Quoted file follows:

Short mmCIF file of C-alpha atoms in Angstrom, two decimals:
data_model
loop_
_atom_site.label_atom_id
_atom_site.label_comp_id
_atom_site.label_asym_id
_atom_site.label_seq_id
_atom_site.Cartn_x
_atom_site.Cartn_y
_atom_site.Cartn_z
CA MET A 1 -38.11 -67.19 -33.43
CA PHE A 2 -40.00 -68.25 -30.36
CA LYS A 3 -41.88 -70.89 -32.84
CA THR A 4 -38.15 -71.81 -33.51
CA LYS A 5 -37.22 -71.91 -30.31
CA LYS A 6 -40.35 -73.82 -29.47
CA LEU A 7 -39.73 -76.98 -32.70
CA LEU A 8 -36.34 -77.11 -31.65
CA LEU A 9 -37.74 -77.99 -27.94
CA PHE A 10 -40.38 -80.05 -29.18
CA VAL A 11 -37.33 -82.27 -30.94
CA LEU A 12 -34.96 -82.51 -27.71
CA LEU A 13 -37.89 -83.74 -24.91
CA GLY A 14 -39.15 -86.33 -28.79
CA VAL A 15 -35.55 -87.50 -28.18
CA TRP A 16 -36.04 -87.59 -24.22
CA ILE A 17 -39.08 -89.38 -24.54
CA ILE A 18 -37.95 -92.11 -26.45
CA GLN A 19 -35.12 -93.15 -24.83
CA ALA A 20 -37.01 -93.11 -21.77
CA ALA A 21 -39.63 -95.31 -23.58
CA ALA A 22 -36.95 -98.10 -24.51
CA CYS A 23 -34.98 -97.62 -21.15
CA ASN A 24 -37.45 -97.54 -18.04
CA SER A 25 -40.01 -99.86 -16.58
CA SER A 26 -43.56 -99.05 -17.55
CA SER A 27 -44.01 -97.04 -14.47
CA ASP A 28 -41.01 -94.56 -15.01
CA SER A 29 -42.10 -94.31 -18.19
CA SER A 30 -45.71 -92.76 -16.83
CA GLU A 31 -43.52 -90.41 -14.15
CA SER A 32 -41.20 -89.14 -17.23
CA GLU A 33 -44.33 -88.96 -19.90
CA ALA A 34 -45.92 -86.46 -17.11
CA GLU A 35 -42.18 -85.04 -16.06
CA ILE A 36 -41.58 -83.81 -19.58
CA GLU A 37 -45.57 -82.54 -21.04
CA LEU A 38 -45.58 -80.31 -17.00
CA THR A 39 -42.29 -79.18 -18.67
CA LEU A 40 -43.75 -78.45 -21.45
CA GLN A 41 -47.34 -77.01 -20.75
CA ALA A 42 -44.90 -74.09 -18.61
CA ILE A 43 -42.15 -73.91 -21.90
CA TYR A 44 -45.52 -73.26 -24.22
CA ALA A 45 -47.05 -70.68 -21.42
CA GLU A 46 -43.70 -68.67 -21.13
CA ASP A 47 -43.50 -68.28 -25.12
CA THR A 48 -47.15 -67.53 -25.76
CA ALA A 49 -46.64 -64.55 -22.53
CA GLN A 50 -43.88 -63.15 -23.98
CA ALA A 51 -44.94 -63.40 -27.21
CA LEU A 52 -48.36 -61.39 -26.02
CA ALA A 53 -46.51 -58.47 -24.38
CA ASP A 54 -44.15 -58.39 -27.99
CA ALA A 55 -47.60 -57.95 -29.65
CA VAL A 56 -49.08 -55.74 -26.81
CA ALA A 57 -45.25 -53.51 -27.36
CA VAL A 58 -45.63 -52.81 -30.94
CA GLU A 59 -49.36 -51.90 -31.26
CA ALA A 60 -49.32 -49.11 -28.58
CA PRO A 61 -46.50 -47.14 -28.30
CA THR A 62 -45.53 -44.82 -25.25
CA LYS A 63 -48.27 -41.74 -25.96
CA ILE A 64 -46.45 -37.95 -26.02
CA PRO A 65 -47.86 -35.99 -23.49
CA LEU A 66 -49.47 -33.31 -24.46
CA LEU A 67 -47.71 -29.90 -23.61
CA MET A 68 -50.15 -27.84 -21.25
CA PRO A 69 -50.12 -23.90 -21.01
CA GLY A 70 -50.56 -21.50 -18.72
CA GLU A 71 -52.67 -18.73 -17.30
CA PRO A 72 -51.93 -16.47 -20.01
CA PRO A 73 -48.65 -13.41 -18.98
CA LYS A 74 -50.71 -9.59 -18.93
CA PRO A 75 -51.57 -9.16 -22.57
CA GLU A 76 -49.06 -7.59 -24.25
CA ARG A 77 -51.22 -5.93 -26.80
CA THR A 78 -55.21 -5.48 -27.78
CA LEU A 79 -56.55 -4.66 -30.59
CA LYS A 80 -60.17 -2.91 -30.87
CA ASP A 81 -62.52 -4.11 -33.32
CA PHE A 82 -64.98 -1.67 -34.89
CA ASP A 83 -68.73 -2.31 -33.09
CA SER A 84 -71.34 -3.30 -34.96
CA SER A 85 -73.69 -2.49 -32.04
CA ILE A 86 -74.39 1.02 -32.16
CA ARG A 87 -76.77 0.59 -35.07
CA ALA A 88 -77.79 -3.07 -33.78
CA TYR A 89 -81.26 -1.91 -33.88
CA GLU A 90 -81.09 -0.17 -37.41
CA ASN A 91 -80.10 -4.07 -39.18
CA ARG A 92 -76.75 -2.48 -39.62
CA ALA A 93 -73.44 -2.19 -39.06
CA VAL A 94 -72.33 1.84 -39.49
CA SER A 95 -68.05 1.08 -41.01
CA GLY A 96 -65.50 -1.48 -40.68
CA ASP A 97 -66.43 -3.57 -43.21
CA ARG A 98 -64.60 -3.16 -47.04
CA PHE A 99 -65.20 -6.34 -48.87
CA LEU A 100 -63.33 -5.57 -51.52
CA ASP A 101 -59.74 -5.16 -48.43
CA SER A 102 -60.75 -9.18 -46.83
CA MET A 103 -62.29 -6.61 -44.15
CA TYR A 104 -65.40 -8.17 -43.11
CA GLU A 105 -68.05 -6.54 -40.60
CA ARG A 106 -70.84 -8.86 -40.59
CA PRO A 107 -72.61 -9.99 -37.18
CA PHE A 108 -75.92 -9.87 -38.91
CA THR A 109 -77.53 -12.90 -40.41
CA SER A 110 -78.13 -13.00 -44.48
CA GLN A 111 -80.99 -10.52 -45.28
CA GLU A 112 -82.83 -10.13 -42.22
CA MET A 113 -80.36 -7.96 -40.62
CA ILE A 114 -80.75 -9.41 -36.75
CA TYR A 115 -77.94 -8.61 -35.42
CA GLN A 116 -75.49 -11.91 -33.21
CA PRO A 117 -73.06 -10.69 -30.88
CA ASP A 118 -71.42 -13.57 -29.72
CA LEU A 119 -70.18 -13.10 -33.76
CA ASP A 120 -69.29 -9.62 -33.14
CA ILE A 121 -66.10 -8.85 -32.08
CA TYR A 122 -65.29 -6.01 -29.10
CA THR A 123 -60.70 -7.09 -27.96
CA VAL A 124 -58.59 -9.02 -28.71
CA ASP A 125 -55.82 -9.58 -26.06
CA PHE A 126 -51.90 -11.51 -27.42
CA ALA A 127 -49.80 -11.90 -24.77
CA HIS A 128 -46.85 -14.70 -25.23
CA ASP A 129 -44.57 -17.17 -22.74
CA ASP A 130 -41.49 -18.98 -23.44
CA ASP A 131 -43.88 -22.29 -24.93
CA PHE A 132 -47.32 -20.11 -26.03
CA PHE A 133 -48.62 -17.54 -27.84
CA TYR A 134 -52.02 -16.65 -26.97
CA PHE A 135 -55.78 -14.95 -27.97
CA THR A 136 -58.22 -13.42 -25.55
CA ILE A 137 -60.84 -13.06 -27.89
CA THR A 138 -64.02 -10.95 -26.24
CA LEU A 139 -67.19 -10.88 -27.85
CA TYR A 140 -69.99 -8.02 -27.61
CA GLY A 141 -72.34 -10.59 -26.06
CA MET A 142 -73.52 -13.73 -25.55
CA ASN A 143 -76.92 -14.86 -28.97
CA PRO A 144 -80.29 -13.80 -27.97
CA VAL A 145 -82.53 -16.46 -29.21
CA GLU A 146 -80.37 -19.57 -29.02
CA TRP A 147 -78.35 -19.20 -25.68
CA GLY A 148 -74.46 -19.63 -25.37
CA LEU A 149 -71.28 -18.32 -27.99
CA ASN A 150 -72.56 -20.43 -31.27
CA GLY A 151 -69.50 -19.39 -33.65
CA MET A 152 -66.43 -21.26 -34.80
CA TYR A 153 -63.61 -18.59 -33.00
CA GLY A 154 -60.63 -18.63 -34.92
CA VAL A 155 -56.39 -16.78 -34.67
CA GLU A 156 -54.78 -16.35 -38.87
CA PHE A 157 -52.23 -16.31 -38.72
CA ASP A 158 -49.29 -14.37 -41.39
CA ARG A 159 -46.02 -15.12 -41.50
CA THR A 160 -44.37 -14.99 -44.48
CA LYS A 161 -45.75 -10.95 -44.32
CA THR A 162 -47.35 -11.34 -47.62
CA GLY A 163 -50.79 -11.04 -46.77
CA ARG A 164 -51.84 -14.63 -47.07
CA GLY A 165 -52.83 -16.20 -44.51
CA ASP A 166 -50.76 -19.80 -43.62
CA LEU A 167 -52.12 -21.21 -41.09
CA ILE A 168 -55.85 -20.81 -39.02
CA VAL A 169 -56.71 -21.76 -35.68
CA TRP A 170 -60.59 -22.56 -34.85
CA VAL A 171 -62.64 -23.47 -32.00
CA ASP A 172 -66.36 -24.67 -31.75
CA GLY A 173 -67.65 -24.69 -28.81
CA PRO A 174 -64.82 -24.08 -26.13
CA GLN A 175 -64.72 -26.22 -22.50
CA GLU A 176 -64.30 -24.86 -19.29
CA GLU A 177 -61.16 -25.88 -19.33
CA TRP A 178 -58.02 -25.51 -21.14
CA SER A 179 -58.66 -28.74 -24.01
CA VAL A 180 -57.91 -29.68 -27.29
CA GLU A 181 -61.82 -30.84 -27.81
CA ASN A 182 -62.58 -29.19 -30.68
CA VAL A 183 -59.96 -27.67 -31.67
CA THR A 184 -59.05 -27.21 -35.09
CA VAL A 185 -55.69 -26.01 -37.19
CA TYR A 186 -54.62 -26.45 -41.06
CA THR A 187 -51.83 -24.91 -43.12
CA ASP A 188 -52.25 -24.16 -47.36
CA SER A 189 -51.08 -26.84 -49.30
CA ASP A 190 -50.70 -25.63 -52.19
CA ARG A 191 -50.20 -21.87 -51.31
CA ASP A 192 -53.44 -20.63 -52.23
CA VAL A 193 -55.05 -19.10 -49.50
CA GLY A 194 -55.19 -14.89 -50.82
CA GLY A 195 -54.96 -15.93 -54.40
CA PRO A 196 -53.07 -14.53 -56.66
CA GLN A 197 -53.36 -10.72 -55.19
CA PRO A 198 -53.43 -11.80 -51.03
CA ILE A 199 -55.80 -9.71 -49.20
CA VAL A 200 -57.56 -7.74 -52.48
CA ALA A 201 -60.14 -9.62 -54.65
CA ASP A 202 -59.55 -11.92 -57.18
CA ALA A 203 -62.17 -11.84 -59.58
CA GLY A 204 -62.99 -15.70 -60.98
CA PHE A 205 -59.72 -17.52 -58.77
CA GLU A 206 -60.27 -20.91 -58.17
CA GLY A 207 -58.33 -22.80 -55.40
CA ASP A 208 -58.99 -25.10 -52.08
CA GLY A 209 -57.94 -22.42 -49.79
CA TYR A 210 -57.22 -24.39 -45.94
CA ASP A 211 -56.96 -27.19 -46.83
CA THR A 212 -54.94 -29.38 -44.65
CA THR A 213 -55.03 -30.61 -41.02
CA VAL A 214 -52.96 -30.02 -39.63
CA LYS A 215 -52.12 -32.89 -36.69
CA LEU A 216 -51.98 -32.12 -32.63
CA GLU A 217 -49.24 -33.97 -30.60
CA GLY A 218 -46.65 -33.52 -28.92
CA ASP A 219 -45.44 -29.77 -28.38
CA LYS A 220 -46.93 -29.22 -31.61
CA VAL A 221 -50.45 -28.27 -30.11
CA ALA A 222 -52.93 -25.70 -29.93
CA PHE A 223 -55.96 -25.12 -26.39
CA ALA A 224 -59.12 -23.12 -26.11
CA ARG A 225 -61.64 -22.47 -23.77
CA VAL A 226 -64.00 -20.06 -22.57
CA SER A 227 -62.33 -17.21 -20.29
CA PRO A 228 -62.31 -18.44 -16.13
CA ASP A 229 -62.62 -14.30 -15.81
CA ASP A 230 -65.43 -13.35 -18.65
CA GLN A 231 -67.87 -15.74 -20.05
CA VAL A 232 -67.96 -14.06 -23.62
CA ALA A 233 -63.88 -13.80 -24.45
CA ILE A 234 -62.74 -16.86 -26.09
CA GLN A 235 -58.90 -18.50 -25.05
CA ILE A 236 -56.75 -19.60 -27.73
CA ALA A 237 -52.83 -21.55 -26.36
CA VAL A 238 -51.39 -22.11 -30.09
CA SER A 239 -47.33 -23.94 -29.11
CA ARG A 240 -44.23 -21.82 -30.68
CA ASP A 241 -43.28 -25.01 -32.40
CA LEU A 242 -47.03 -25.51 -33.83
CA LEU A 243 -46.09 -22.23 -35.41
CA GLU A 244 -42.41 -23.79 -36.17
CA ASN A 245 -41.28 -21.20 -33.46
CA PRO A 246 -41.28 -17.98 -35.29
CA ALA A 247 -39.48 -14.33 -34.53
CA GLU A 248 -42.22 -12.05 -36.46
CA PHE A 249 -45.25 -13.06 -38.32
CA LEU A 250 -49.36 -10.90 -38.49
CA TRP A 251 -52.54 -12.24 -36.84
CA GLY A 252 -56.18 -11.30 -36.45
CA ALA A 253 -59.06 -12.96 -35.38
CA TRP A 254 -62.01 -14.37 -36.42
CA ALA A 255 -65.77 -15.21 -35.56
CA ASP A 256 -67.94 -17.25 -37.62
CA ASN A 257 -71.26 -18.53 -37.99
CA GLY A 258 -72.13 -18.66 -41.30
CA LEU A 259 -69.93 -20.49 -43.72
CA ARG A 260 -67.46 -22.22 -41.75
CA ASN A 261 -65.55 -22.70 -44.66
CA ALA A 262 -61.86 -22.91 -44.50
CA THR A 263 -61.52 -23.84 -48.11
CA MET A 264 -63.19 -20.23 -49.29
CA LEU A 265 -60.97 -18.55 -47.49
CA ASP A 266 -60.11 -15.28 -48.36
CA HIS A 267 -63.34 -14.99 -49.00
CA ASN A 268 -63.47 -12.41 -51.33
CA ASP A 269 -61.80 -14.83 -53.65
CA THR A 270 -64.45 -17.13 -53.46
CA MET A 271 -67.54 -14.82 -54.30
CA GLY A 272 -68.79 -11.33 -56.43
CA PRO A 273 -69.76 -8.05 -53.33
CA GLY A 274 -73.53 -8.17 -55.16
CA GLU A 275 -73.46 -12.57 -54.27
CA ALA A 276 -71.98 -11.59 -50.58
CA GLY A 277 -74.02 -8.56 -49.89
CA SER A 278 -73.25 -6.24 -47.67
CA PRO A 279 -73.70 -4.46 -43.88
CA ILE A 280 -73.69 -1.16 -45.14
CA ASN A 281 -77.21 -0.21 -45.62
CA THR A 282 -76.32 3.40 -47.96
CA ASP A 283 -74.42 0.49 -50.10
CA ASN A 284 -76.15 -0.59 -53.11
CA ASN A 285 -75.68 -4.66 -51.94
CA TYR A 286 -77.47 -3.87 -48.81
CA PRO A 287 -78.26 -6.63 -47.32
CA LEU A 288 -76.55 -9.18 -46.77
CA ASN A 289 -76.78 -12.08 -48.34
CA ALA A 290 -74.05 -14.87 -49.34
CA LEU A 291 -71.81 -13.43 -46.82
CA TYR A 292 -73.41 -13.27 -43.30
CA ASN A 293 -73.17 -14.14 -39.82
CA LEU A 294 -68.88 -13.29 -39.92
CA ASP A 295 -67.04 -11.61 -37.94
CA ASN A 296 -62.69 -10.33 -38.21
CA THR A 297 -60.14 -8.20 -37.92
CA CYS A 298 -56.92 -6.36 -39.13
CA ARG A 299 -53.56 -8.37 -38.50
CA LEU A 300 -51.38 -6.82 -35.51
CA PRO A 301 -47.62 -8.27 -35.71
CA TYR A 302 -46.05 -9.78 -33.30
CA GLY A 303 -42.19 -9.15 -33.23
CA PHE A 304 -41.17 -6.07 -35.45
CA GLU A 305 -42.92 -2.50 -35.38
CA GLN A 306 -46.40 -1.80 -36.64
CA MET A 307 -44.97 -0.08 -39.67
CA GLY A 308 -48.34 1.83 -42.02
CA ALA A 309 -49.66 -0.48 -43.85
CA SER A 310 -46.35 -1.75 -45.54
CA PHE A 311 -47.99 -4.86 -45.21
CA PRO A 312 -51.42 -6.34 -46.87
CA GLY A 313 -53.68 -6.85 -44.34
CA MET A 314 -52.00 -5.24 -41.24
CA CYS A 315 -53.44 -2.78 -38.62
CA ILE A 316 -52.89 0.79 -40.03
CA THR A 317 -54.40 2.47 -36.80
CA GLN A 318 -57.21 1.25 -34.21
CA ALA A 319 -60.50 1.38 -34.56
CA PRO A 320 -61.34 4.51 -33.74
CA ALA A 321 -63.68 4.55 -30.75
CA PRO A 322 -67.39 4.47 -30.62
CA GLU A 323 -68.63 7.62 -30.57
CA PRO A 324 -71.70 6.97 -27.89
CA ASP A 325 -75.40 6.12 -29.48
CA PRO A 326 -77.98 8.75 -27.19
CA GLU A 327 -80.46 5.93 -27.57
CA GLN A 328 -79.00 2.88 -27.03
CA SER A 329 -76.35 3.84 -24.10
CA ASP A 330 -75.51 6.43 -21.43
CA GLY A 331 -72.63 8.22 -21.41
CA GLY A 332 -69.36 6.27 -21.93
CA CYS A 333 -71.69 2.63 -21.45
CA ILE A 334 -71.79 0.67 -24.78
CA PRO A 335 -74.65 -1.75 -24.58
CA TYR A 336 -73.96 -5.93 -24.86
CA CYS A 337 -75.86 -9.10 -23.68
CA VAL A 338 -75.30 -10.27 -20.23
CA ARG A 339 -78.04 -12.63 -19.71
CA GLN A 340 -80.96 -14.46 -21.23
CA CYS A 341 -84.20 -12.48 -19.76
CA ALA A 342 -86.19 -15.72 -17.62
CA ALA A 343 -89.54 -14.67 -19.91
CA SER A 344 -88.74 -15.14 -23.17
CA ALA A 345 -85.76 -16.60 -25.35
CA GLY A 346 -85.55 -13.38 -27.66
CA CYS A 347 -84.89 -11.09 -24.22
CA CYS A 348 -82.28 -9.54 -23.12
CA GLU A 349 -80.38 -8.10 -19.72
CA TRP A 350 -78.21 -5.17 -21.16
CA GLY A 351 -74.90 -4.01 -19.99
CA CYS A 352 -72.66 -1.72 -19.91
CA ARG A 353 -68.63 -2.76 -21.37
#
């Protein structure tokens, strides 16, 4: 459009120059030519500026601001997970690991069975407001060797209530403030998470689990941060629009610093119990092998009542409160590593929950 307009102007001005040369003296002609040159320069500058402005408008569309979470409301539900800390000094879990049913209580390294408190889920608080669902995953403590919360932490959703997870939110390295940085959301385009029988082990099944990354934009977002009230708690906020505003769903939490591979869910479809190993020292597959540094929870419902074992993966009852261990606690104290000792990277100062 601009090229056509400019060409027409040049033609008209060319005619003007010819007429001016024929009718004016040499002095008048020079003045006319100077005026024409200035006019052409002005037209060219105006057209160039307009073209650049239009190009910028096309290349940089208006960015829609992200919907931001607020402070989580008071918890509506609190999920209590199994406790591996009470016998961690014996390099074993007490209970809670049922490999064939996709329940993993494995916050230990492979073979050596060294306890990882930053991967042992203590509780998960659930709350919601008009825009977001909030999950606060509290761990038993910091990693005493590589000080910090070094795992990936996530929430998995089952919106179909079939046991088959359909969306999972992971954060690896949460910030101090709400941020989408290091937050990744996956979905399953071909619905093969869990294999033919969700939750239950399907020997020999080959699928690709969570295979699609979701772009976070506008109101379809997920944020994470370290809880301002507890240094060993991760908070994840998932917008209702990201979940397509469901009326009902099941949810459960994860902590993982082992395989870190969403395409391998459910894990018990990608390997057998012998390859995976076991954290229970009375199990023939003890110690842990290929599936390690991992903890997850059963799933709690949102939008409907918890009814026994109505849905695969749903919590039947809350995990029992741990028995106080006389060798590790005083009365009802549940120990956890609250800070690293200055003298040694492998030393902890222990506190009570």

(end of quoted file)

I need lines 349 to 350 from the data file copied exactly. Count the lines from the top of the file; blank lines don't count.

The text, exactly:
CA ARG A 339 -78.04 -12.63 -19.71
CA GLN A 340 -80.96 -14.46 -21.23